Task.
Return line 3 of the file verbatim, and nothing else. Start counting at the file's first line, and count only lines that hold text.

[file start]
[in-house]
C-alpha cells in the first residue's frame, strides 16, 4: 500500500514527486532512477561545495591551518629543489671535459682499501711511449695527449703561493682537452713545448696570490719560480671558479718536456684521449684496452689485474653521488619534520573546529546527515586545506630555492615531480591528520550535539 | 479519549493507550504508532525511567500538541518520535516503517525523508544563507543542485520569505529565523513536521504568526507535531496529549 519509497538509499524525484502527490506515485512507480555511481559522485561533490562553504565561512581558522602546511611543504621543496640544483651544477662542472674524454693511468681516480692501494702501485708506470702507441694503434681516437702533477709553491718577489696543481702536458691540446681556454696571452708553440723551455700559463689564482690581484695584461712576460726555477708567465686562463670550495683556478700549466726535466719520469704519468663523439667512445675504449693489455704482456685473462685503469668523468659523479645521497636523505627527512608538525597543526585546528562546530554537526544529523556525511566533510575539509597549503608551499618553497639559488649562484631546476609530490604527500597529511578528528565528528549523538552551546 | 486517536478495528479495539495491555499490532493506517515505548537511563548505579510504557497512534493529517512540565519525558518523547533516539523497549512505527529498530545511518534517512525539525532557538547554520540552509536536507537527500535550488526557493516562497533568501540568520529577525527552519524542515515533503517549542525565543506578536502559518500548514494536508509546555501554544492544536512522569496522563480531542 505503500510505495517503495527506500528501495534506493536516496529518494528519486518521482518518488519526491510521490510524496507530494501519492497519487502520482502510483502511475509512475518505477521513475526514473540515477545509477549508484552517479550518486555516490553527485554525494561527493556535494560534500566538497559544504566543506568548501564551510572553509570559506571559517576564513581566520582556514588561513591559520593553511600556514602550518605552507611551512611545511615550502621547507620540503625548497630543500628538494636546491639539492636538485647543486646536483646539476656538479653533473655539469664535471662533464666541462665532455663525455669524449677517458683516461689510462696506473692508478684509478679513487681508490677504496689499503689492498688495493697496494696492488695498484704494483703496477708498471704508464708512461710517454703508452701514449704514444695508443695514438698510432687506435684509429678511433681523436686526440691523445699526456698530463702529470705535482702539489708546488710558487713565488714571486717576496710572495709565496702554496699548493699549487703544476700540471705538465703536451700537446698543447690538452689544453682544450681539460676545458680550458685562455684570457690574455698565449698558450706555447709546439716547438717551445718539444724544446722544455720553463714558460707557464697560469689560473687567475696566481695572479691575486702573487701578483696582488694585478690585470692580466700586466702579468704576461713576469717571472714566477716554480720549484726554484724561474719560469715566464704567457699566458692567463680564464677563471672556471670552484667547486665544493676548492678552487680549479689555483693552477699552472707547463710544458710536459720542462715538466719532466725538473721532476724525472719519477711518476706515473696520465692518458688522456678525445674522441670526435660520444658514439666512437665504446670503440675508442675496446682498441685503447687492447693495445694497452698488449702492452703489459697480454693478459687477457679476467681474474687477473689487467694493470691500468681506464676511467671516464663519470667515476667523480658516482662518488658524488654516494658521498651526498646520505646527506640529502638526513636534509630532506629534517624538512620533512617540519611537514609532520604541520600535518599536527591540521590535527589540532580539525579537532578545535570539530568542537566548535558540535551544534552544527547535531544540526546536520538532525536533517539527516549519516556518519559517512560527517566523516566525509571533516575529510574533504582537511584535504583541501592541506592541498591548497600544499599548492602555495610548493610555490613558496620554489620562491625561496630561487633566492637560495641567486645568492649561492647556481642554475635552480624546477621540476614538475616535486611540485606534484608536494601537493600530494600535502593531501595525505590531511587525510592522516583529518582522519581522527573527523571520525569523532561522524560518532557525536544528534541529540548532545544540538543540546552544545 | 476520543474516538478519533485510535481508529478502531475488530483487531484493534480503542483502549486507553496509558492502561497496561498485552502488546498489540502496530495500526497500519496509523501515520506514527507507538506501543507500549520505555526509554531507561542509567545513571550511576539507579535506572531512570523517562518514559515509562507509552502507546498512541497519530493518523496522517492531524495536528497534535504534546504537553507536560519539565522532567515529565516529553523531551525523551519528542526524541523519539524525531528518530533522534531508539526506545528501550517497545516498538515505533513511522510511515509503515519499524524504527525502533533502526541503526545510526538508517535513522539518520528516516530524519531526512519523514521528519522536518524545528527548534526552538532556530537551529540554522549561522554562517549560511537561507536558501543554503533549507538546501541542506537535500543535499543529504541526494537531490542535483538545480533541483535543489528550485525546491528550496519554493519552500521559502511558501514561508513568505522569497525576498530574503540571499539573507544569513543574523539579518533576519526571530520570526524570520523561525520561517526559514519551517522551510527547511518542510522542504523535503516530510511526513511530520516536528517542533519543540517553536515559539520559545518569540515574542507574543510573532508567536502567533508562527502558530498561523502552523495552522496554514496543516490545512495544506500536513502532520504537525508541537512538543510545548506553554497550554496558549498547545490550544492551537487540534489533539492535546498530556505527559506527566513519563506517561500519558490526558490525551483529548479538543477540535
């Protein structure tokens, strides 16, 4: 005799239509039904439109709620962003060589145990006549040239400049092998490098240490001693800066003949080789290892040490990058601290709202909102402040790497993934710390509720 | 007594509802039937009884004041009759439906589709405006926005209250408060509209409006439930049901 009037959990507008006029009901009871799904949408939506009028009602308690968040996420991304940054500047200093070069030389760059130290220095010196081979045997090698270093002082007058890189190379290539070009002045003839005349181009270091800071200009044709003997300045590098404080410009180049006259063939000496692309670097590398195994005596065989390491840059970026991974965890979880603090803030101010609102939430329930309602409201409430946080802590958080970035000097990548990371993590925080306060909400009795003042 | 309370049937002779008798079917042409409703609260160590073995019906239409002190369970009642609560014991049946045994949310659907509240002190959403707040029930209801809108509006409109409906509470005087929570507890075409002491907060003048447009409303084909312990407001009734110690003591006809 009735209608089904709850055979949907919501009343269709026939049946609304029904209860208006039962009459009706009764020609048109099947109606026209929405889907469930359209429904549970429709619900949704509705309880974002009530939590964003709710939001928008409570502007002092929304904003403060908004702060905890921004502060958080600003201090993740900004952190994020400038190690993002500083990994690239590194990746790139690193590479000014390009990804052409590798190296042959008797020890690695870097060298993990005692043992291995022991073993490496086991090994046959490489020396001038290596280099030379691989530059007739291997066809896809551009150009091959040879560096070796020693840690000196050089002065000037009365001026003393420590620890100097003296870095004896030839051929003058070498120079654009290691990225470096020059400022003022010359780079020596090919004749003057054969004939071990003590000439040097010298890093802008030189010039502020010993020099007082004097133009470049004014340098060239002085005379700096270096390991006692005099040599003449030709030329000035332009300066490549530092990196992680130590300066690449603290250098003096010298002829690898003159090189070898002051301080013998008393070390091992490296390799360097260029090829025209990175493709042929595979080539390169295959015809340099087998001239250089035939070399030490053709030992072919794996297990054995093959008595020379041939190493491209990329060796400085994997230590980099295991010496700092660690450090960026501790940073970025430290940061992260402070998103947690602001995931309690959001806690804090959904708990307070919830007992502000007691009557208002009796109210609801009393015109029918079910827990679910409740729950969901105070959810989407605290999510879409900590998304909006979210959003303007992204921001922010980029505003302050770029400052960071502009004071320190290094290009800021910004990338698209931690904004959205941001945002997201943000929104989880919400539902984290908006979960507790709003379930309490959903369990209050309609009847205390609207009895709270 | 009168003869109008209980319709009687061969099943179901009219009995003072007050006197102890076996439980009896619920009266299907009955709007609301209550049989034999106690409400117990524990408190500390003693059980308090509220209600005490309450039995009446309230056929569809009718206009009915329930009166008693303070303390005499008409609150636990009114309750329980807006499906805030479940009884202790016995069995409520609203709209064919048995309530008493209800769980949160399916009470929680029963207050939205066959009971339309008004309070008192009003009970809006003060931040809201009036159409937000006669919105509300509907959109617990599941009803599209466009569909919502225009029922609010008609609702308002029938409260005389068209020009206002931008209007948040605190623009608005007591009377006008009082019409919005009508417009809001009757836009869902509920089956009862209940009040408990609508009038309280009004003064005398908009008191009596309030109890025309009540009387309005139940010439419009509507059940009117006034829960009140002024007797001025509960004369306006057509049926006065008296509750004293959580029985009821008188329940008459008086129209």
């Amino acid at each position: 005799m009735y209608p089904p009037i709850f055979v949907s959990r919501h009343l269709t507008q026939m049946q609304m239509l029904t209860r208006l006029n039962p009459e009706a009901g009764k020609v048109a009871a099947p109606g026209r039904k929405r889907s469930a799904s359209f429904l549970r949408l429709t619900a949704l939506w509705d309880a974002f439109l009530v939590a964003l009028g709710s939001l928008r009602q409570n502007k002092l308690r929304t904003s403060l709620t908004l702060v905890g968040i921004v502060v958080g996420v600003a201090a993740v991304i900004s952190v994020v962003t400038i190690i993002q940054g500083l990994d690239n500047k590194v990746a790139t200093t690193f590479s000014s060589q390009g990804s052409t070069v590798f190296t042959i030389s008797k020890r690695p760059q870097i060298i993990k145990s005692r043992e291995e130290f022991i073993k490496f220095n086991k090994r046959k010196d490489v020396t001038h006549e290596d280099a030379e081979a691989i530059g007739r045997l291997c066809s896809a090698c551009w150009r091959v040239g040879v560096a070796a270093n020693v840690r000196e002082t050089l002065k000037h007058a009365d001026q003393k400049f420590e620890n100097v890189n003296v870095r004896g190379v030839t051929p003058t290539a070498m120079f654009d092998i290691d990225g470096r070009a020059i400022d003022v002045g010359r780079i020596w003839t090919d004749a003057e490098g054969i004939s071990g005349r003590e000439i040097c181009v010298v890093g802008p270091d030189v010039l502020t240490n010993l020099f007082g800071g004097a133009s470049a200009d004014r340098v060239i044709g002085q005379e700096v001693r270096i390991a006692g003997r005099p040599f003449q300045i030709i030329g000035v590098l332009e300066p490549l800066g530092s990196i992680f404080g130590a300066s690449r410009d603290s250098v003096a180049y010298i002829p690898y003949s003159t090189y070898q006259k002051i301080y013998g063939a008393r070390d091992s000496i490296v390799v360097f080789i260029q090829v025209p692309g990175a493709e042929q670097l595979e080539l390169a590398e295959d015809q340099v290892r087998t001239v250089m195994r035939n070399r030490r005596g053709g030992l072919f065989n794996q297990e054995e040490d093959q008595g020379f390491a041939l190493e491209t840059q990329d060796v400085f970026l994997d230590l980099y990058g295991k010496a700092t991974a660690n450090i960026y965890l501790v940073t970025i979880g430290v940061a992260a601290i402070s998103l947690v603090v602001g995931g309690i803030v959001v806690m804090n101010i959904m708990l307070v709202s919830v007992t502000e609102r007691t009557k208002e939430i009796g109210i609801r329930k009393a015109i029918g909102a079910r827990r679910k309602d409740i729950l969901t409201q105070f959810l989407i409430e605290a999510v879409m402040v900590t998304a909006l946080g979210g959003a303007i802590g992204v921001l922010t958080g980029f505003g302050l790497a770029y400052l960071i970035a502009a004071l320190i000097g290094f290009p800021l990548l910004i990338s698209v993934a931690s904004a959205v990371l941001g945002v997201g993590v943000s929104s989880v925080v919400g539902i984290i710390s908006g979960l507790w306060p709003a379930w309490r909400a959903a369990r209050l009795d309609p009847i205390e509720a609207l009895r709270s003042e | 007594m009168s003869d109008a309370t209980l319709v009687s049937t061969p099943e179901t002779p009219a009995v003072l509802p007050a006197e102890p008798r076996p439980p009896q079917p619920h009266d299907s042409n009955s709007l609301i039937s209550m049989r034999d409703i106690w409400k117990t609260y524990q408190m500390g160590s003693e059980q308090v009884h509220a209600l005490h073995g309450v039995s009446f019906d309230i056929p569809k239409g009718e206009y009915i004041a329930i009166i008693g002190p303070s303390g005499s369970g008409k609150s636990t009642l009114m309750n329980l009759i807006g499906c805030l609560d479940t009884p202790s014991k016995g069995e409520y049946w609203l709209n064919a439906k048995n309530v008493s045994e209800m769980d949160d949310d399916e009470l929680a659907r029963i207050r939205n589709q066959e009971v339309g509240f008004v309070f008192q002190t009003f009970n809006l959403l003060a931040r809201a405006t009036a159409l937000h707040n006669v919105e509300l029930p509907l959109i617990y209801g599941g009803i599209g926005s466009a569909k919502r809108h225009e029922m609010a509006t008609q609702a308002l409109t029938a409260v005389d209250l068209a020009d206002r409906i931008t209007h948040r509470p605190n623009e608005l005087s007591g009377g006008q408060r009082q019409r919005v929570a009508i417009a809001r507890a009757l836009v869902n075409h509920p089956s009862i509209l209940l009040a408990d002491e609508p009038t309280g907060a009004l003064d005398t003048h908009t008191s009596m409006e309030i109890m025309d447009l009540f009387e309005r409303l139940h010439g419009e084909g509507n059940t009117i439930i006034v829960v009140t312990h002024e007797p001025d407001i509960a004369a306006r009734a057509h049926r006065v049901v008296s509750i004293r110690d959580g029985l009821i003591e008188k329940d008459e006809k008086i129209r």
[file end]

């Protein structure tokens, strides 16, 4: 005799239509039904439109709620962003060589145990006549040239400049092998490098240490001693800066003949080789290892040490990058601290709202909102402040790497993934710390509720 | 007594509802039937009884004041009759439906589709405006926005209250408060509209409006439930049901 009037959990507008006029009901009871799904949408939506009028009602308690968040996420991304940054500047200093070069030389760059130290220095010196081979045997090698270093002082007058890189190379290539070009002045003839005349181009270091800071200009044709003997300045590098404080410009180049006259063939000496692309670097590398195994005596065989390491840059970026991974965890979880603090803030101010609102939430329930309602409201409430946080802590958080970035000097990548990371993590925080306060909400009795003042 | 309370049937002779008798079917042409409703609260160590073995019906239409002190369970009642609560014991049946045994949310659907509240002190959403707040029930209801809108509006409109409906509470005087929570507890075409002491907060003048447009409303084909312990407001009734110690003591006809 009735209608089904709850055979949907919501009343269709026939049946609304029904209860208006039962009459009706009764020609048109099947109606026209929405889907469930359209429904549970429709619900949704509705309880974002009530939590964003709710939001928008409570502007002092929304904003403060908004702060905890921004502060958080600003201090993740900004952190994020400038190690993002500083990994690239590194990746790139690193590479000014390009990804052409590798190296042959008797020890690695870097060298993990005692043992291995022991073993490496086991090994046959490489020396001038290596280099030379691989530059007739291997066809896809551009150009091959040879560096070796020693840690000196050089002065000037009365001026003393420590620890100097003296870095004896030839051929003058070498120079654009290691990225470096020059400022003022010359780079020596090919004749003057054969004939071990003590000439040097010298890093802008030189010039502020010993020099007082004097133009470049004014340098060239002085005379700096270096390991006692005099040599003449030709030329000035332009300066490549530092990196992680130590300066690449603290250098003096010298002829690898003159090189070898002051301080013998008393070390091992490296390799360097260029090829025209990175493709042929595979080539390169295959015809340099087998001239250089035939070399030490053709030992072919794996297990054995093959008595020379041939190493491209990329060796400085994997230590980099295991010496700092660690450090960026501790940073970025430290940061992260402070998103947690602001995931309690959001806690804090959904708990307070919830007992502000007691009557208002009796109210609801009393015109029918079910827990679910409740729950969901105070959810989407605290999510879409900590998304909006979210959003303007992204921001922010980029505003302050770029400052960071502009004071320190290094290009800021910004990338698209931690904004959205941001945002997201943000929104989880919400539902984290908006979960507790709003379930309490959903369990209050309609009847205390609207009895709270 | 009168003869109008209980319709009687061969099943179901009219009995003072007050006197102890076996439980009896619920009266299907009955709007609301209550049989034999106690409400117990524990408190500390003693059980308090509220209600005490309450039995009446309230056929569809009718206009009915329930009166008693303070303390005499008409609150636990009114309750329980807006499906805030479940009884202790016995069995409520609203709209064919048995309530008493209800769980949160399916009470929680029963207050939205066959009971339309008004309070008192009003009970809006003060931040809201009036159409937000006669919105509300509907959109617990599941009803599209466009569909919502225009029922609010008609609702308002029938409260005389068209020009206002931008209007948040605190623009608005007591009377006008009082019409919005009508417009809001009757836009869902509920089956009862209940009040408990609508009038309280009004003064005398908009008191009596309030109890025309009540009387309005139940010439419009509507059940009117006034829960009140002024007797001025509960004369306006057509049926006065008296509750004293959580029985009821008188329940008459008086129209």